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A bronze replica of the final piece which was created in November 1900. The piece is a model of Queen Jadwiga’s (died 1399) sarcophagus, which was created for Wawel Cathedral by Antoni Madeyski in Rome in the year 1902.


The sarcophagus was the brainchild of Karol Lanckoroński. He also commissioned and funded it. It was his wish that the sarcophagus be made of white marble. He also wanted it to be in an early Italian Renaissance style and it was modelled on the sarcophagus of Illaria del Carretto, a piece by Jacopo della Quercia.
The sarcophagus takes the form of a tomb with a figure of the queen on its lid. It also features a sleeping dog lying at her feet, symbolizing faithfulness. The classic appearance of the queen’s face was based on the facial features of Wanda Petrażycka. The sides of the sarcophagus are decorated by a frieze containing the White Eagle motif. Its shorter sides are decorated with escutcheons bearing the various coats of arms: at the feet of the sarcophagus – the Lithuanian Pagonia [Pogoń] is featured, and on the head side – the parting coats of arms of the Hungarian Angevins (fleurs-de-lis of Anjou and four rivers of Hungary). On the truncated edge of the lid, there are inscriptions carved with letters of the font modelled on the Gothic majuscule: HEDVIGIS.REGINA.POLONIAE, which is repeated on both longer sides. OB.A.D.1399 is inscribed on the head side, with NAT.A.D.1371 at the feet (this date on the Cathedral sarcophagus was re-carved in 1942 and replaced with the date 1374). The bronze model from the Wawel collection was exhibited at the Polish General Exhibition in Poznań in 1929, during which Antoni Madeyski was decorated with a golden medal for his artistic achievements.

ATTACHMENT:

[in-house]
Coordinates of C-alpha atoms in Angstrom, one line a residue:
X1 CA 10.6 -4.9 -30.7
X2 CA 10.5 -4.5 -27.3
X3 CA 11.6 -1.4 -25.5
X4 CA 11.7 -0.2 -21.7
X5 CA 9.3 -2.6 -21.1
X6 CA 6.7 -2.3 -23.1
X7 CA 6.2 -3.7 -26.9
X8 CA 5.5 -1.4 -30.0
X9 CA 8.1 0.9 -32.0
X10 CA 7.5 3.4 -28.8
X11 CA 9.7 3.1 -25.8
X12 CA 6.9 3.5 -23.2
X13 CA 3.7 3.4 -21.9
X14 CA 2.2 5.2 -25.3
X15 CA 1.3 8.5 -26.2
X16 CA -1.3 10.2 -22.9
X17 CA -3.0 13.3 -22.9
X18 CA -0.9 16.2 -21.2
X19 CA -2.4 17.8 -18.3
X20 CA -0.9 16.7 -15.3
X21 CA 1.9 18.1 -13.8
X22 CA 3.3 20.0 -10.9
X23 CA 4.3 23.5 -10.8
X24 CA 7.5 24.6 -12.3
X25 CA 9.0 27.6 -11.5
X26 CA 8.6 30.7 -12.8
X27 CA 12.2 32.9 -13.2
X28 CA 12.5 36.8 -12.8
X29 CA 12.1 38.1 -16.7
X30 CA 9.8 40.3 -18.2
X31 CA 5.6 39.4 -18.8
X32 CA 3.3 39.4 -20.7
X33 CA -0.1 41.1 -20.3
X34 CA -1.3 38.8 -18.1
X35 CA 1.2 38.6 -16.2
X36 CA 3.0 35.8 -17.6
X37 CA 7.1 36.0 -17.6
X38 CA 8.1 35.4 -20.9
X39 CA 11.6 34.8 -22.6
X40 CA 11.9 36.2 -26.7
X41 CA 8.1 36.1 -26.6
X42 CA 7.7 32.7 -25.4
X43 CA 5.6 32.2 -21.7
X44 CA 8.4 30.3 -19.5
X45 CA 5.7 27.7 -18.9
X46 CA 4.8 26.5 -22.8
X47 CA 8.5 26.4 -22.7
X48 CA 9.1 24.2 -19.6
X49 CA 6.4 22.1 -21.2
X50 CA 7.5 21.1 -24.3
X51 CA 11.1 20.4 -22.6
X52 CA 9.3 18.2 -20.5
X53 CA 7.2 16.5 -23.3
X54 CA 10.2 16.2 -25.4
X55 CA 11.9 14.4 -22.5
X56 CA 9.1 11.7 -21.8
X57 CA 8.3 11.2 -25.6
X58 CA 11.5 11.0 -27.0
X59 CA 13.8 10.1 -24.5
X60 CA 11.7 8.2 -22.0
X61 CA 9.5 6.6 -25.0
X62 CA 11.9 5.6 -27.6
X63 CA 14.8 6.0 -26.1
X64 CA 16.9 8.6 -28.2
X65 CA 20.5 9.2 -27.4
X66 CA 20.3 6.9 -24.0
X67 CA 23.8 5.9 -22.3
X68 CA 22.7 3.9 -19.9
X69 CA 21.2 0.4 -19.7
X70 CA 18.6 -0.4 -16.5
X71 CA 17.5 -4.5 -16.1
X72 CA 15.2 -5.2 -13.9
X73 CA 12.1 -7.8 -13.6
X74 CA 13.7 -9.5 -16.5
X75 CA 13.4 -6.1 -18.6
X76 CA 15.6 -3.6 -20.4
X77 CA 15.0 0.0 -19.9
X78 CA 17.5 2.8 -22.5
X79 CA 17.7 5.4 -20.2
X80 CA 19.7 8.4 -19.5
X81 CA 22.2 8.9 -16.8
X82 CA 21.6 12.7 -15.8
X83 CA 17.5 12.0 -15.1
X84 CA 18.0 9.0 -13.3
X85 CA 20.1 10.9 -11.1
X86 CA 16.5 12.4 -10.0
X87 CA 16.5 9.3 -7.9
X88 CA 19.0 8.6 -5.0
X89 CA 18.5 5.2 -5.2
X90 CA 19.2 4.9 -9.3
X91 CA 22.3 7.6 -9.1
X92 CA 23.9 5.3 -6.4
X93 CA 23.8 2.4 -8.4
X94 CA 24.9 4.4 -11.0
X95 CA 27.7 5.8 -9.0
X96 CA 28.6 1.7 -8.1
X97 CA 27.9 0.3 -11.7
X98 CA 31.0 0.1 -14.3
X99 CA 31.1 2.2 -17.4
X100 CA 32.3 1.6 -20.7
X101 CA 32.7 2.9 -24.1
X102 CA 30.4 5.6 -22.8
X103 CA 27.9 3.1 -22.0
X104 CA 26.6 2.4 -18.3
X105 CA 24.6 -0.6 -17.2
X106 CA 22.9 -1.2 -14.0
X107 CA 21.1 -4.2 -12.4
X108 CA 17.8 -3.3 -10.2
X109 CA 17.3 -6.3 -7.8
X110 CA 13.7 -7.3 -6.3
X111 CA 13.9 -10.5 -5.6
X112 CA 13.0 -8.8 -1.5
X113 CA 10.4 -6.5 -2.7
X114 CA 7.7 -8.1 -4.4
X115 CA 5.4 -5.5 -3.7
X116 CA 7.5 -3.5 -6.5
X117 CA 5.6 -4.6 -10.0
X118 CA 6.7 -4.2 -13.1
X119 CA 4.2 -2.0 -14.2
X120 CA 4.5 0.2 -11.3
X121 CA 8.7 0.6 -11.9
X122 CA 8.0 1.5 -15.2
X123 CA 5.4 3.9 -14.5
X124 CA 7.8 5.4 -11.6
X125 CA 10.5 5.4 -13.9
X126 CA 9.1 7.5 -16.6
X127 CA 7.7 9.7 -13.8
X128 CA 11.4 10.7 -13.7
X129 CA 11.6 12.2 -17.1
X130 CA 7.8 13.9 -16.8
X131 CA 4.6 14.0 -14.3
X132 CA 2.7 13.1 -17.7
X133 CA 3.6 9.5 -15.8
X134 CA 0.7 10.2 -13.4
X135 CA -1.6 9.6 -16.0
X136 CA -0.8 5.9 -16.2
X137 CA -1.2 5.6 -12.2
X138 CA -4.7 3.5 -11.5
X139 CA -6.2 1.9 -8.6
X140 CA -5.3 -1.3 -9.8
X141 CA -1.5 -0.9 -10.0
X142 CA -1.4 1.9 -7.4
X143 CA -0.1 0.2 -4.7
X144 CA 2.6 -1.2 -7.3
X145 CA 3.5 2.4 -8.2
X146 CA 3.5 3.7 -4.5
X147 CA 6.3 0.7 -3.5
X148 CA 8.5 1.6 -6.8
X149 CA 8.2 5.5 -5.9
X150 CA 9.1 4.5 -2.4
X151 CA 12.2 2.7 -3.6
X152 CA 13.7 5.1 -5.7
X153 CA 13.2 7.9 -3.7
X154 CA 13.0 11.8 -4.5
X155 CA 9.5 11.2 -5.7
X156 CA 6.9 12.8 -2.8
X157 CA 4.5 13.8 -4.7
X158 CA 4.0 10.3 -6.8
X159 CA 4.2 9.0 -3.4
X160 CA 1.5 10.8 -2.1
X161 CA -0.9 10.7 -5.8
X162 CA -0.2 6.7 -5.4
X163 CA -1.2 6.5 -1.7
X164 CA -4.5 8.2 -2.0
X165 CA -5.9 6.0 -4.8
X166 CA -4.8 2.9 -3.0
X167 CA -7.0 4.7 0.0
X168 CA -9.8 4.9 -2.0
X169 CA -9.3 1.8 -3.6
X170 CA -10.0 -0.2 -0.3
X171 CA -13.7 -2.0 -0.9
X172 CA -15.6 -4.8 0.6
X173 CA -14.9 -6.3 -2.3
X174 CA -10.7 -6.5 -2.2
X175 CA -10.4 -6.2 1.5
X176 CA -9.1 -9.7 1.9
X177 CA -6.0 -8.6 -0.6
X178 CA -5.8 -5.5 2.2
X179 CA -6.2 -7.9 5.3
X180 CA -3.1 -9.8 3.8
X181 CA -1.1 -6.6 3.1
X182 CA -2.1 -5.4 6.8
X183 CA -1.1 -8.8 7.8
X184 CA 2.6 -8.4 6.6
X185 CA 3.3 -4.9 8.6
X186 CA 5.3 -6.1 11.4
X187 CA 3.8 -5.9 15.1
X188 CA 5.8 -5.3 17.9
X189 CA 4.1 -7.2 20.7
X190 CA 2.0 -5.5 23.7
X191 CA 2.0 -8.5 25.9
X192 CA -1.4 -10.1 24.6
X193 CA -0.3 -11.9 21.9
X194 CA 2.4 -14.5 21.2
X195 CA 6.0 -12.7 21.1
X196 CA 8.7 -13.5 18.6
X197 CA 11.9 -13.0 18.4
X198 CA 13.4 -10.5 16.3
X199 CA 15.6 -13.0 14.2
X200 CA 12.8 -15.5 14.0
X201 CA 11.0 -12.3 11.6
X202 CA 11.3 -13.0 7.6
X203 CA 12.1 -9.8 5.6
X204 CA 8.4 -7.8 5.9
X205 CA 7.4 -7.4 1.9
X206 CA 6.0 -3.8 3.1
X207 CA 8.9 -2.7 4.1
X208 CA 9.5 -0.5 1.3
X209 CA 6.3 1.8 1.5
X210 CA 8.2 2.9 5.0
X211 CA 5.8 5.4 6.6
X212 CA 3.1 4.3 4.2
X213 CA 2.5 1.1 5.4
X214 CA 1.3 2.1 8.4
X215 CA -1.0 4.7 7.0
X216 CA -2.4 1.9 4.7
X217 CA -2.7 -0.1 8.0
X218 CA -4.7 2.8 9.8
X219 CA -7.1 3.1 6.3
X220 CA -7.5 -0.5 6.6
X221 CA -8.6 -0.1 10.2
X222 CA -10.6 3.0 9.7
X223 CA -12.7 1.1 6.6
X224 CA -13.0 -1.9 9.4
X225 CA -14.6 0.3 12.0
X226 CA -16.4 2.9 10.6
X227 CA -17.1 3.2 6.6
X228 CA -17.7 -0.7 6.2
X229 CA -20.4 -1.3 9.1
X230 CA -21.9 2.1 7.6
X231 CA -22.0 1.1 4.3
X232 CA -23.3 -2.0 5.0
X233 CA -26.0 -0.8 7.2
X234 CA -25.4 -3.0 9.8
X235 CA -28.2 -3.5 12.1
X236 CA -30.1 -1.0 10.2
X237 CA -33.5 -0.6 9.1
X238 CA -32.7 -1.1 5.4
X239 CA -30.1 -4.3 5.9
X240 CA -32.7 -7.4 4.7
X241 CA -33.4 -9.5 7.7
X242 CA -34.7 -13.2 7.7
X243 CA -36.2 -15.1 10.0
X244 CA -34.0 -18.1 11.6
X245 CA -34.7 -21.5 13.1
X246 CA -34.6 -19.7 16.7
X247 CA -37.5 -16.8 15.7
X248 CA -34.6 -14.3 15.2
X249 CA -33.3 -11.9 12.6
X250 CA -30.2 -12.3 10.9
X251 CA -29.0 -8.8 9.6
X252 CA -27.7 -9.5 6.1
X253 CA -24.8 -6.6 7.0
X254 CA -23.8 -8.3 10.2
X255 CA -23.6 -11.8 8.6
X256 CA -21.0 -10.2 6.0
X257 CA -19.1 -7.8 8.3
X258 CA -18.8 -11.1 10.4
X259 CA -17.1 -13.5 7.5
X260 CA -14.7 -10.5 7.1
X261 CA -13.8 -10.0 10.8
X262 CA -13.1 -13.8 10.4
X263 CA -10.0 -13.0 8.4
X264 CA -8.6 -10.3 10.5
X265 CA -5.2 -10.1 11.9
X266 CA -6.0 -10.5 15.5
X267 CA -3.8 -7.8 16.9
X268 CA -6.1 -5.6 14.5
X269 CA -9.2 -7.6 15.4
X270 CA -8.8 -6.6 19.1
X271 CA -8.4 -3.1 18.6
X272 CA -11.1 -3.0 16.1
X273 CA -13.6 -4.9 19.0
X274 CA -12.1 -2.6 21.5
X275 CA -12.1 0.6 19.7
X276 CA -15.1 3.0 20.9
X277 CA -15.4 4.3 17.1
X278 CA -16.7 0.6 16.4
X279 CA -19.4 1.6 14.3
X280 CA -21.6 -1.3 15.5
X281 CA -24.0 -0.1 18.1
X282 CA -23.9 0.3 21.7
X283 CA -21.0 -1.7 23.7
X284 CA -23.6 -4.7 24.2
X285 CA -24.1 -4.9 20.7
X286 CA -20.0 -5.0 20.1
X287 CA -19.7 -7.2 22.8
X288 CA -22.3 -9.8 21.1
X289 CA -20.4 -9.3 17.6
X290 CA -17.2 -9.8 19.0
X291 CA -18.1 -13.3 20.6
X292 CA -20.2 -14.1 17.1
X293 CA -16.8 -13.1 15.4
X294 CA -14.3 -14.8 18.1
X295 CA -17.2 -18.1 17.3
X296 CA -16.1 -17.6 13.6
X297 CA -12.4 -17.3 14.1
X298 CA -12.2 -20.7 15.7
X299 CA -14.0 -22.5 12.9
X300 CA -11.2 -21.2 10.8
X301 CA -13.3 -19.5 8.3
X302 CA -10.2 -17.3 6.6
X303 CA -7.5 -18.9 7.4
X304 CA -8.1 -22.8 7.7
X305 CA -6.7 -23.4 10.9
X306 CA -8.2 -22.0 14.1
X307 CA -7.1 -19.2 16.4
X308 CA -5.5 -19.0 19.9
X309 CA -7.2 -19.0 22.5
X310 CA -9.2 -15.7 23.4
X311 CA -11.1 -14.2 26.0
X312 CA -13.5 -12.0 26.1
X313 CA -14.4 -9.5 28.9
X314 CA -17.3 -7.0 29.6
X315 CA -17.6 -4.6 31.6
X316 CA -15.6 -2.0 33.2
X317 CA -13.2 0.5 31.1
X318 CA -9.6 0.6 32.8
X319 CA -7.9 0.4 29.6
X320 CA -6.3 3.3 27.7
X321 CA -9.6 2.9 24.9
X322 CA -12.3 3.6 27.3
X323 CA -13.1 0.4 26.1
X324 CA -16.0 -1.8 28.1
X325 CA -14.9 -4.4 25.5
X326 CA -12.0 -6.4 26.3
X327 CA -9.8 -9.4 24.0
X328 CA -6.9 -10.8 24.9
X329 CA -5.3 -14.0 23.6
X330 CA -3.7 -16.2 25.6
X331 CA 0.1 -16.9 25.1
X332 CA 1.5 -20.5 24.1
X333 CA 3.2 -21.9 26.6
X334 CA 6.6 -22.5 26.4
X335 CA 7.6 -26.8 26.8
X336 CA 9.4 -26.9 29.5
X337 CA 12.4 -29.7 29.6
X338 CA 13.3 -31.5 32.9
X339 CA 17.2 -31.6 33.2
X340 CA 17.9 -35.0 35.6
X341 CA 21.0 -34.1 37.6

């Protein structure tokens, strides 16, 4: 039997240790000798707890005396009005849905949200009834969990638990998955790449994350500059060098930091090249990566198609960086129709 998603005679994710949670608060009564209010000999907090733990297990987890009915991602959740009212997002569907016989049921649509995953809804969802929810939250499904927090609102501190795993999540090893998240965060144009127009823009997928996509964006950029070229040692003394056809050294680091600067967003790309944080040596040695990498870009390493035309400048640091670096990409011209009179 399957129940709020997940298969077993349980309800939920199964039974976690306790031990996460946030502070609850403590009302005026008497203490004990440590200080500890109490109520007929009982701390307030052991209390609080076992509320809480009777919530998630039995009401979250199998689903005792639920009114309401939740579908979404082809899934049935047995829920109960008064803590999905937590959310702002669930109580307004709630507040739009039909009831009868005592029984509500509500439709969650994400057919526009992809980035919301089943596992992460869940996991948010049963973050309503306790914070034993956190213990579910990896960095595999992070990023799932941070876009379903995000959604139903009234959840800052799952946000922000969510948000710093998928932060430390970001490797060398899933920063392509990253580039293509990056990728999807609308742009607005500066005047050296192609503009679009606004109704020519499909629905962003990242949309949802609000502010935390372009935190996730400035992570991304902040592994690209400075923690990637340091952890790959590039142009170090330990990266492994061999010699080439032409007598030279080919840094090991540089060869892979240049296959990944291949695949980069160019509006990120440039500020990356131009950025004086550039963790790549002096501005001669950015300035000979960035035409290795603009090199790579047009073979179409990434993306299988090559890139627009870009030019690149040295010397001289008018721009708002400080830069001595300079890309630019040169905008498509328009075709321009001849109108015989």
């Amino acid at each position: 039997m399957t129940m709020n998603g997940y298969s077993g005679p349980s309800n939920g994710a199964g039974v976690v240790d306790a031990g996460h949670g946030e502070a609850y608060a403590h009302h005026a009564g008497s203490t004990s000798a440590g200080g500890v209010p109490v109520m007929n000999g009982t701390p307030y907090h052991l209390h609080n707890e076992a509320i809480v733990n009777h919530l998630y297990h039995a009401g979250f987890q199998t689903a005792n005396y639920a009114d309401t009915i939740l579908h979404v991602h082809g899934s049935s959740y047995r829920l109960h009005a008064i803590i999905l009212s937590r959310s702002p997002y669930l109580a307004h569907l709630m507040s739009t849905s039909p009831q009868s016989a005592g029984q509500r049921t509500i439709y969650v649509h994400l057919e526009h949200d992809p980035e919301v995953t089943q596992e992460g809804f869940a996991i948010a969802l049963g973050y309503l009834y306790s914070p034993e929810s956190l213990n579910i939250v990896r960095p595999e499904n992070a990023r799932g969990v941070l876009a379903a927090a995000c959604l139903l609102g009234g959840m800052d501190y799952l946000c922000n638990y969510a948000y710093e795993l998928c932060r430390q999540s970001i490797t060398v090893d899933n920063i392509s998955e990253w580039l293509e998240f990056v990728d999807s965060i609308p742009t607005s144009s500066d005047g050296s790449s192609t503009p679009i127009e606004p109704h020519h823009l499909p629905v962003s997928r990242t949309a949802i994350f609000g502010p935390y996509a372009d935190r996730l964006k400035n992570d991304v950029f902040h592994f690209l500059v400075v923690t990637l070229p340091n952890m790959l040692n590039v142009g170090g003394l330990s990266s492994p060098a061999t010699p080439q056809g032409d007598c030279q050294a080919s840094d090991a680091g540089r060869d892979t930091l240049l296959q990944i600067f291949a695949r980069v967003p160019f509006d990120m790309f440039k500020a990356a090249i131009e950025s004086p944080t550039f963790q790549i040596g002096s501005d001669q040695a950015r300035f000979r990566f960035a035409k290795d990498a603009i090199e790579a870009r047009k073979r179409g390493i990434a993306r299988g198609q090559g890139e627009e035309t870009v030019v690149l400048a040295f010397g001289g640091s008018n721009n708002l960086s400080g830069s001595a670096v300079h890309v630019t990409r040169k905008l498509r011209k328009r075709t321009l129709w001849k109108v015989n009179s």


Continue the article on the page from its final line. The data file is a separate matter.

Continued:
Elaborated by Anna Petrus (Wawel Royal Castle), editorial team of Małopolska’s Virtual Museums, © all rights reserved


A model of Queen Jadwiga's sarcophagus from Wawel Cathedral


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